Texas’ property insurer of last resort in coastal counties may have a difficult time remaining intact during the 2013 legislative session.
Claims from 2008’s Hurricane Ike still trickle in and ongoing Ike-related lawsuits against the Texas Windstorm Insurance Association (TWIA) continue to hamper the association’s efforts to shore up its finances, as do legislative limits on its ability to increase funding for catastrophes.
Although no bills had been filed as of this writing, proposals are reportedly in the works that would drastically change the structure and/or funding for the association.
One measure expected to be filed by Sen. John Corona would create a statewide assigned risk plan that would eliminate the state’s FAIR plan, as well as TWIA’s residential exposures, according to TWIA General Manager John Polak.
Texas Insurance Commissioner Eleanor Kitzman said that along with the assigned risk plan measure, a companion mitigation bill will likely be filed.
Another measure, anticipated to emerge out of a joint interim committee studying seacoast insurance issues, would rebuild TWIA’s catastrophic reserve trust fund through assessments and surcharges, and create a reinsurance facility, Polak said during a Feb. 19 meeting of the association’s board of directors.
TWIA’s 2012 reserve for Ike claims recently grew by $150 million “for a total of $400 million in reserve increases for Ike claims just in 2012,” Kitzman said at the board meeting. “For a frame of reference, TWIA’s annual premium revenue is approximately $400 million a year. I think even those of us who aren’t good at math get this picture.”
Kitzman has previously said that TWIA’s funding structure is unsustainable and stands by that opinion today.
“If TWIA were any other company it would have been shut down a long time ago,” Kitzman said. “But it’s not any other company and it was never intended to be.”
Noting that she has “taken a lot of heat” for her remarks about TWIA’s lack of sustainability, Kitzman said she doesn’t “know how else to characterize it when its exposure is increasing, its funding is capped at around $3.5 billion at best and its premium revenues are insufficient to purchase or otherwise provide adequate protection for policyholders, in large part because they’re being diverted to Ike claims.”
Kitzman acknowledged that TWIA was overwhelmed by Hurricane Ike. Together, the association and the FAIR plan received more than 100,000 claims.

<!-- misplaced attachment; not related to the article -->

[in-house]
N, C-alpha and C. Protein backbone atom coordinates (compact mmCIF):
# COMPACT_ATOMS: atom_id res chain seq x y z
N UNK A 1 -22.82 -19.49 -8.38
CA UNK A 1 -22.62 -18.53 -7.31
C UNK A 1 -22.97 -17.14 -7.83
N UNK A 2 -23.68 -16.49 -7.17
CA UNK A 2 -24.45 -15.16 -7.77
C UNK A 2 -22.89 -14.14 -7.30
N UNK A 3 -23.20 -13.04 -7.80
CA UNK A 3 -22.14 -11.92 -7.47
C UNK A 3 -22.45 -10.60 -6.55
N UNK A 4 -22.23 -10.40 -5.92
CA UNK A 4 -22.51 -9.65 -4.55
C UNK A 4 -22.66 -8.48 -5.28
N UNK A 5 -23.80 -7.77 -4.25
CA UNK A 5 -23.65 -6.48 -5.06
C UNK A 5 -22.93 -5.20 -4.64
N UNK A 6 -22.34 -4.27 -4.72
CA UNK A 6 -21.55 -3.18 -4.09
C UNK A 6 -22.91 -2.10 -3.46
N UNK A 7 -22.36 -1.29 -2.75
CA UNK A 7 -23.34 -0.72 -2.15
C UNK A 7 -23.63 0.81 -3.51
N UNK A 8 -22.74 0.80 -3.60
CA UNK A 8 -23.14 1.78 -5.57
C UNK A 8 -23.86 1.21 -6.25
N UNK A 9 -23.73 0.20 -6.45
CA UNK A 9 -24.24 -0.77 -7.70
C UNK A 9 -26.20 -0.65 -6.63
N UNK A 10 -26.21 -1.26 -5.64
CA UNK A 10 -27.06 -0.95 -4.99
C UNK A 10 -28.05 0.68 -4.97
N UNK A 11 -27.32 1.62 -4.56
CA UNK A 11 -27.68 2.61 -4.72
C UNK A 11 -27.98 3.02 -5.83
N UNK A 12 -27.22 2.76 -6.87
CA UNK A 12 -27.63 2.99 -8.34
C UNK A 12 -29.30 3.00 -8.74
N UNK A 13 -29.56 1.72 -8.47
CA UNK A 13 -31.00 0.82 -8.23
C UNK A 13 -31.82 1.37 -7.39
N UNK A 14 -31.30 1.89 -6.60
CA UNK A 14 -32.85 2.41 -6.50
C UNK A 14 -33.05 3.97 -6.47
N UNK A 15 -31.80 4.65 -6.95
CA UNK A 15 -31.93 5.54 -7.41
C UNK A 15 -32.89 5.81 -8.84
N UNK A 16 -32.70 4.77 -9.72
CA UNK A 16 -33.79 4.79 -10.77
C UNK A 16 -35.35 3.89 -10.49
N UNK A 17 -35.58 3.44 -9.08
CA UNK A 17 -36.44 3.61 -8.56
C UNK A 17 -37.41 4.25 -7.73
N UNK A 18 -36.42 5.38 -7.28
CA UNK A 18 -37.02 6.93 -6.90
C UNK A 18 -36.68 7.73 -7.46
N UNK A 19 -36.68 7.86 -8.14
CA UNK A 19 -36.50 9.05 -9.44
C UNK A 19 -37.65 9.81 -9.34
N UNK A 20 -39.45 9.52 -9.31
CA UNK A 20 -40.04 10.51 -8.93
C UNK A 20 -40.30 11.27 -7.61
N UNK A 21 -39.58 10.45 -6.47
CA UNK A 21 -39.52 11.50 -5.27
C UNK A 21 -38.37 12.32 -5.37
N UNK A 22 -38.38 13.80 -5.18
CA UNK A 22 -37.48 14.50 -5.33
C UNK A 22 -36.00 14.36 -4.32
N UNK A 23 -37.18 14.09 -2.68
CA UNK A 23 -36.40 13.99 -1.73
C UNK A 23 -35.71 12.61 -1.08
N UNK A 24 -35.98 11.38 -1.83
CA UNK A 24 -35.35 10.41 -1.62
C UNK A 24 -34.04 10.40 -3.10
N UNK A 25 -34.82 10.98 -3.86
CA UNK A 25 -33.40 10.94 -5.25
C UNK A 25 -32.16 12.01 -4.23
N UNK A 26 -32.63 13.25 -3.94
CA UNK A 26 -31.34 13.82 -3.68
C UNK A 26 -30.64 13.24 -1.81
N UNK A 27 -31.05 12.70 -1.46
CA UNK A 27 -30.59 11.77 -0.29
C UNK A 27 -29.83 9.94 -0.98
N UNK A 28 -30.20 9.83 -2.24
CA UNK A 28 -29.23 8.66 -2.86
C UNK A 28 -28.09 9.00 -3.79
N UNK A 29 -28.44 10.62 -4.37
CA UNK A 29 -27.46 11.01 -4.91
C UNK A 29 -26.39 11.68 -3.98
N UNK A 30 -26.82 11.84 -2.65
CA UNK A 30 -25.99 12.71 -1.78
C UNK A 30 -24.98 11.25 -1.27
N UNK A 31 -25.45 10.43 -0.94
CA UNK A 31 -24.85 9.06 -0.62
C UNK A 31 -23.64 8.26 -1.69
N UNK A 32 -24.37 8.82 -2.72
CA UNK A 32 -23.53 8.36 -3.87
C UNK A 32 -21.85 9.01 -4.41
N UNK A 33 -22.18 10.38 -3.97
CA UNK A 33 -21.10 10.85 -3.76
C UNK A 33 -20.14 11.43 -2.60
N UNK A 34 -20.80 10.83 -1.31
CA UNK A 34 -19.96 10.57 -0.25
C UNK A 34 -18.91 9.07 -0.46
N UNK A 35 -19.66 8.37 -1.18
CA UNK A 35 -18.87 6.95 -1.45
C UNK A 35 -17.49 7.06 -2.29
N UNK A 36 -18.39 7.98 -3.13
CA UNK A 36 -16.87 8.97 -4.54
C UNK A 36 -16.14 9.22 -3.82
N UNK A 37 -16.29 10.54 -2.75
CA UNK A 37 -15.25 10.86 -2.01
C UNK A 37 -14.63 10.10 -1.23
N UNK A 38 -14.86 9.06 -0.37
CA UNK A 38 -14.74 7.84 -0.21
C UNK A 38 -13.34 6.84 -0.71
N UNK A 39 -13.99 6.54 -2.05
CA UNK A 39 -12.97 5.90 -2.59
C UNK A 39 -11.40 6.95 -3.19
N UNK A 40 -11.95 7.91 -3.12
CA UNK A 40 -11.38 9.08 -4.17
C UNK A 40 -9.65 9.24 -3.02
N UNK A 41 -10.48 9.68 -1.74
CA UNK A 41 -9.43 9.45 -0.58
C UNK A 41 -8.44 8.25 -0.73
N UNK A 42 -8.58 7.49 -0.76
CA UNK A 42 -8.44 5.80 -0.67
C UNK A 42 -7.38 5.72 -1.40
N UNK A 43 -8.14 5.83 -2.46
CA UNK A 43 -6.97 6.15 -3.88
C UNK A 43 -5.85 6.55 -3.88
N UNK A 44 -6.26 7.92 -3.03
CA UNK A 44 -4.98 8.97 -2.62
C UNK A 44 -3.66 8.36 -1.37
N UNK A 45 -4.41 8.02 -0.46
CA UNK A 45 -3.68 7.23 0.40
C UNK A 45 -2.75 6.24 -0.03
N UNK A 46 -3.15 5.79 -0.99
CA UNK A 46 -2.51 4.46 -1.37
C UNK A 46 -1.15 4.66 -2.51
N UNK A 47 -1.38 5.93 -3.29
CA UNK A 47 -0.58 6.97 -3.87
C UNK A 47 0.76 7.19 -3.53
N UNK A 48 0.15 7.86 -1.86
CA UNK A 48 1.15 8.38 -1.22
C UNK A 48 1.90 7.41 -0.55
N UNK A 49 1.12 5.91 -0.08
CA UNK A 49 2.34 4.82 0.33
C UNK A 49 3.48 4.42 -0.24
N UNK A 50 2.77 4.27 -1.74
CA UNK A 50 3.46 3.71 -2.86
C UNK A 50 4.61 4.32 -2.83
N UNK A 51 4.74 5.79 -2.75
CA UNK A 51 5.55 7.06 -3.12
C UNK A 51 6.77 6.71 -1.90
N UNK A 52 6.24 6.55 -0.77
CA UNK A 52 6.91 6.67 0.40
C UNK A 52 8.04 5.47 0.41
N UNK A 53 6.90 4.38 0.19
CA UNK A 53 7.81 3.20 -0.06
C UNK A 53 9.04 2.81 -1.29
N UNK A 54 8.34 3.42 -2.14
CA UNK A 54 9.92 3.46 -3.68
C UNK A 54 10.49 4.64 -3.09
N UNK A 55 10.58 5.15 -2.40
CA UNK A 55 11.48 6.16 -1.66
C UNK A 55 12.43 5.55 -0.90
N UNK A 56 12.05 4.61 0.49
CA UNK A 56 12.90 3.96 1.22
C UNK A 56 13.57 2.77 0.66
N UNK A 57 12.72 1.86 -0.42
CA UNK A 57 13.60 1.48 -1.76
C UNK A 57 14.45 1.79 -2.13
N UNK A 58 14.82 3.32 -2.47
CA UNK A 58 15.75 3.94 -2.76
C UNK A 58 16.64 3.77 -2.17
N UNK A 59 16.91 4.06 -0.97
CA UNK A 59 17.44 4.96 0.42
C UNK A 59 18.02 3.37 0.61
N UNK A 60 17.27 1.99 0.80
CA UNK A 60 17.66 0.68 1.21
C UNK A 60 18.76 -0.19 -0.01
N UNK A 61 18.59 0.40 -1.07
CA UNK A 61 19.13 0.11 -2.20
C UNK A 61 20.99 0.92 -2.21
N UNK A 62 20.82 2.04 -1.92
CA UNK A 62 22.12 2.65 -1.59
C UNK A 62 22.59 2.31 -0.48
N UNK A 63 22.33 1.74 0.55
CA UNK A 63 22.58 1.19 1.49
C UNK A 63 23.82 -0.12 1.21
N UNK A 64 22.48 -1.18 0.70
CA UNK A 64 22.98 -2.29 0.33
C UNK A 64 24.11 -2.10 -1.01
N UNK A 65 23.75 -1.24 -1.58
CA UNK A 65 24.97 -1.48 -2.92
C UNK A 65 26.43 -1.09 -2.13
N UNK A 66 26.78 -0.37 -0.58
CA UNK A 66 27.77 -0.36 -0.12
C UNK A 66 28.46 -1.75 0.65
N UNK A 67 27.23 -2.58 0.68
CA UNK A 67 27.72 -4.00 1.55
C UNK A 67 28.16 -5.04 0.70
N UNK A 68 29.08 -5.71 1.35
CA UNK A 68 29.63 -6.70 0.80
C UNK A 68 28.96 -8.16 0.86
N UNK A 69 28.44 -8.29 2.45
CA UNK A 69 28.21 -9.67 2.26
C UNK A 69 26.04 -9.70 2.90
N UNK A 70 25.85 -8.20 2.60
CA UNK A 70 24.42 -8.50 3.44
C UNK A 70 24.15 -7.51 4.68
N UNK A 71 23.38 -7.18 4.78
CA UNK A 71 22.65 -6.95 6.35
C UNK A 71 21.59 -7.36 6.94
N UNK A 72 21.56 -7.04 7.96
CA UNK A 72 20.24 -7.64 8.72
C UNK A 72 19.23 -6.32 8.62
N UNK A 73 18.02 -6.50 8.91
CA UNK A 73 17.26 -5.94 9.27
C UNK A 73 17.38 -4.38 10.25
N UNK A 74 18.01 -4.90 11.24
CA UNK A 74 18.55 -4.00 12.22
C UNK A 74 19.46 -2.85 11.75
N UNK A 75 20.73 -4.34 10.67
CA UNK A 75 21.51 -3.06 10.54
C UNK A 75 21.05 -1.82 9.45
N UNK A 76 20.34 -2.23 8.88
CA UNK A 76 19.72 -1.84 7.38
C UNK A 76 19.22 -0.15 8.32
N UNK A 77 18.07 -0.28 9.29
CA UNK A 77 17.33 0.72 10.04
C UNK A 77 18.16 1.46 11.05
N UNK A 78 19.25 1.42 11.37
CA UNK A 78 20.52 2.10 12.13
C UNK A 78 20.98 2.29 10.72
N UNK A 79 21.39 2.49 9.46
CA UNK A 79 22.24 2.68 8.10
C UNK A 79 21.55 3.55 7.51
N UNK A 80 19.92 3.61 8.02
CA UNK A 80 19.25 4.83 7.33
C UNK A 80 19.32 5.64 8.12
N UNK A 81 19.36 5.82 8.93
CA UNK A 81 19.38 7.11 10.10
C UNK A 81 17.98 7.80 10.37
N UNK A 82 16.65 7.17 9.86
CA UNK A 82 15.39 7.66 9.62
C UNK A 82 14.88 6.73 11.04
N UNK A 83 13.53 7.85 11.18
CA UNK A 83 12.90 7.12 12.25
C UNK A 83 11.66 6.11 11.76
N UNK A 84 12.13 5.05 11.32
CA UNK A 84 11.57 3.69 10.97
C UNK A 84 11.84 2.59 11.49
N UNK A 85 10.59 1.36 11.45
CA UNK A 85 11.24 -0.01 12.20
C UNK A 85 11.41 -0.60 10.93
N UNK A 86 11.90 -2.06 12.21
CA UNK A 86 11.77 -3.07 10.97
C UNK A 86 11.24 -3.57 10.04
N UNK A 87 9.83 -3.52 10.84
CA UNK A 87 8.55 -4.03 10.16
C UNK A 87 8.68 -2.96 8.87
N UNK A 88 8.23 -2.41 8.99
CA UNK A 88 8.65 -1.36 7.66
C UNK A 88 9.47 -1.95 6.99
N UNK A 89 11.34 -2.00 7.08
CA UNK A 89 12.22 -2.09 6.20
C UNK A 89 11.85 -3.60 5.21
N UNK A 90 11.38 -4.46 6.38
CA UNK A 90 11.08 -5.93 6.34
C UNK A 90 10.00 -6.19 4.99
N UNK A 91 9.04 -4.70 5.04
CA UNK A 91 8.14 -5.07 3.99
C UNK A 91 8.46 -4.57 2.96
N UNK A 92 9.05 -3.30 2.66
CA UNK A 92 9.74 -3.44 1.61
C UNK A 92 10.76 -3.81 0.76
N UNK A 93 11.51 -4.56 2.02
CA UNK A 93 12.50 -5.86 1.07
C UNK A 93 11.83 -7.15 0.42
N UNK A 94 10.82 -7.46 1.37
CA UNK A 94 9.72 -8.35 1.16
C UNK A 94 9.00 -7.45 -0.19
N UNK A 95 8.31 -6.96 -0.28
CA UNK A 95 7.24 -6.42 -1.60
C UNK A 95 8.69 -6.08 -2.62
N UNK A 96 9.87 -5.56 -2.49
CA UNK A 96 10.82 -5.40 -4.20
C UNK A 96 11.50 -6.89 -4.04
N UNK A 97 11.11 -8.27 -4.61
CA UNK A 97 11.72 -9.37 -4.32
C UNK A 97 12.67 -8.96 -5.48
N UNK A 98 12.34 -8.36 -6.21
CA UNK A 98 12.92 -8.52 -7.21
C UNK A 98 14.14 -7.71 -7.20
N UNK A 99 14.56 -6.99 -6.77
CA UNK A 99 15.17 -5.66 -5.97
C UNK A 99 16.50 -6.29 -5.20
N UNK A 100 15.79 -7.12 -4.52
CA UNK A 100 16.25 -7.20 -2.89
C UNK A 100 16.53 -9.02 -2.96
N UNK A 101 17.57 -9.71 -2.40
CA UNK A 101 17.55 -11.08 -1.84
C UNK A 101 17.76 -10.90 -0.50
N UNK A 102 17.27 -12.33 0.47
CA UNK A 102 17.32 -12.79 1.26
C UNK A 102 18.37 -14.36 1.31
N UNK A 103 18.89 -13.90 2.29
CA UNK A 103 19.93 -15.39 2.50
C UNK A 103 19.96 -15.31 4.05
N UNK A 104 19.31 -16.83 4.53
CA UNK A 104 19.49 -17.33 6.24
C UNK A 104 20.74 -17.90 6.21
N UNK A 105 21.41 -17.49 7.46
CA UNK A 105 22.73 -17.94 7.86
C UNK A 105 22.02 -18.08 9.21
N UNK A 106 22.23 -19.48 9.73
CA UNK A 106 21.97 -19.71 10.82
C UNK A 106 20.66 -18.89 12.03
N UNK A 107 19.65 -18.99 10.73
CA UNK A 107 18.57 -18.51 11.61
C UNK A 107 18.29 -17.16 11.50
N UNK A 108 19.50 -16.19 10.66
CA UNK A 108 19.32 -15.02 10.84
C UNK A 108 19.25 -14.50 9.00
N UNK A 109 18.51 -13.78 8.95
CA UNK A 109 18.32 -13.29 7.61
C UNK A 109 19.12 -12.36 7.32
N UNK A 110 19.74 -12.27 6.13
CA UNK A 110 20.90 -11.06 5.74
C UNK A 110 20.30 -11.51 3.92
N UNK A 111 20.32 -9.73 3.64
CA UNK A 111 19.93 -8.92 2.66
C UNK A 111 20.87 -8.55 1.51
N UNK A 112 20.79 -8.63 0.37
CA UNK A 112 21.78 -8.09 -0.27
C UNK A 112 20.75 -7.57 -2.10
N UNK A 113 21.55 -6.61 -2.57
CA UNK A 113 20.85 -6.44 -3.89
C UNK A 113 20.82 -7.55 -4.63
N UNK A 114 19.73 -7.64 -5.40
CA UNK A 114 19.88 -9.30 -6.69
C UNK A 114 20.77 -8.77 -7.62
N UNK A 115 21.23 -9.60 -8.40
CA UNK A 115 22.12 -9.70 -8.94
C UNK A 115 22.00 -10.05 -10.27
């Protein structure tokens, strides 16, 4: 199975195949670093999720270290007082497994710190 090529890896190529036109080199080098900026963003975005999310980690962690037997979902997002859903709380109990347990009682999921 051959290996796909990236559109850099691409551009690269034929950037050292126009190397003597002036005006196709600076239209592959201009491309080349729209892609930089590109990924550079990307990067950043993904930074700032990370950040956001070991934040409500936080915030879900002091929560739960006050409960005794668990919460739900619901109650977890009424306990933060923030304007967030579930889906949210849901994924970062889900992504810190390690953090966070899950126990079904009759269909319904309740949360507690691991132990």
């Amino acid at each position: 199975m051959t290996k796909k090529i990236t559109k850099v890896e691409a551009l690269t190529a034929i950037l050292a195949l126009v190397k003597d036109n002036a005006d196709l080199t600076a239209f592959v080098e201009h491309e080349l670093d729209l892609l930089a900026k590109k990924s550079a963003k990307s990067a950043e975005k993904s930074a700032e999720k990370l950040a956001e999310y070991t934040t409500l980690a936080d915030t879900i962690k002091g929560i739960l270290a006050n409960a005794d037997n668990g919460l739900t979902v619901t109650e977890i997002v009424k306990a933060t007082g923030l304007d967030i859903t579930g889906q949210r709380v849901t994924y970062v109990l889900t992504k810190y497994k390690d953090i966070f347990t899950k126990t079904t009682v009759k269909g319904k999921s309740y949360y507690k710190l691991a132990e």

“Approximately 60,000 of TWIA’s 92-plus thousand claims were paid and closed within six months,” Kitzman said. “Over 10,000 claims have involved attorney representation. Over 5,000 of the 10,000 involved claims that were originally paid and closed, and were reopened over 24 months after the claim was originally paid and closed. Most of those with no indication from the policyholder during the interim that there was any problem.”
She added that more than 50 claims were filed for the first time after Sept. 13, 2012, four years after Ike made landfall on the Texas coast.
Among the more than 7,000 lawsuits that were filed against TWIA post-Ike, 221 related to “damages to property that was never insured by TWIA,” Kitzman said. “To date, plaintiff attorney fees are estimated at $325 million, defense attorney fees have been approximately $70 million.”
A consulting firm, Alvarez & Marsal Insurance Advisory Services LLC (A&M), which was contracted by the Texas Department of Insurance to explore options for restructuring TWIA, as well as to manage remaining and continuing Ike claims, has been has been paid around $200,000 a month, Kitzman said. The Austin American Statesman recently reported that the total amount paid to A&M as of late February was more than $1.5 million.
TWIA said in its 2012 Biennial Report that it currently has around $3.1 billion available to pay claims, which according to the association would cover a 1-in-60 year event. In the report, TWIA estimated that a 1-in-100 year storm could result in losses to the association of more than $4.5 billion. At the Feb. 19 board meeting, TWIA actuary Jim Murphy said that more current estimates put the cost to TWIA from a 1-in-100 year storm at $4.66 billion.
Murphy said at year-end 2012, policy and exposure growth for the association remained at about 4 percent. Growth in premium revenue is higher – around 9.5 – due to rate increases and a rising policy count, he said.
“The largest area of growth appears to be in Jefferson County … our understanding as a result of voluntary market withdrawal in that area,” Murphy said. “Growth in the remainder of the catastrophe area remains stable.”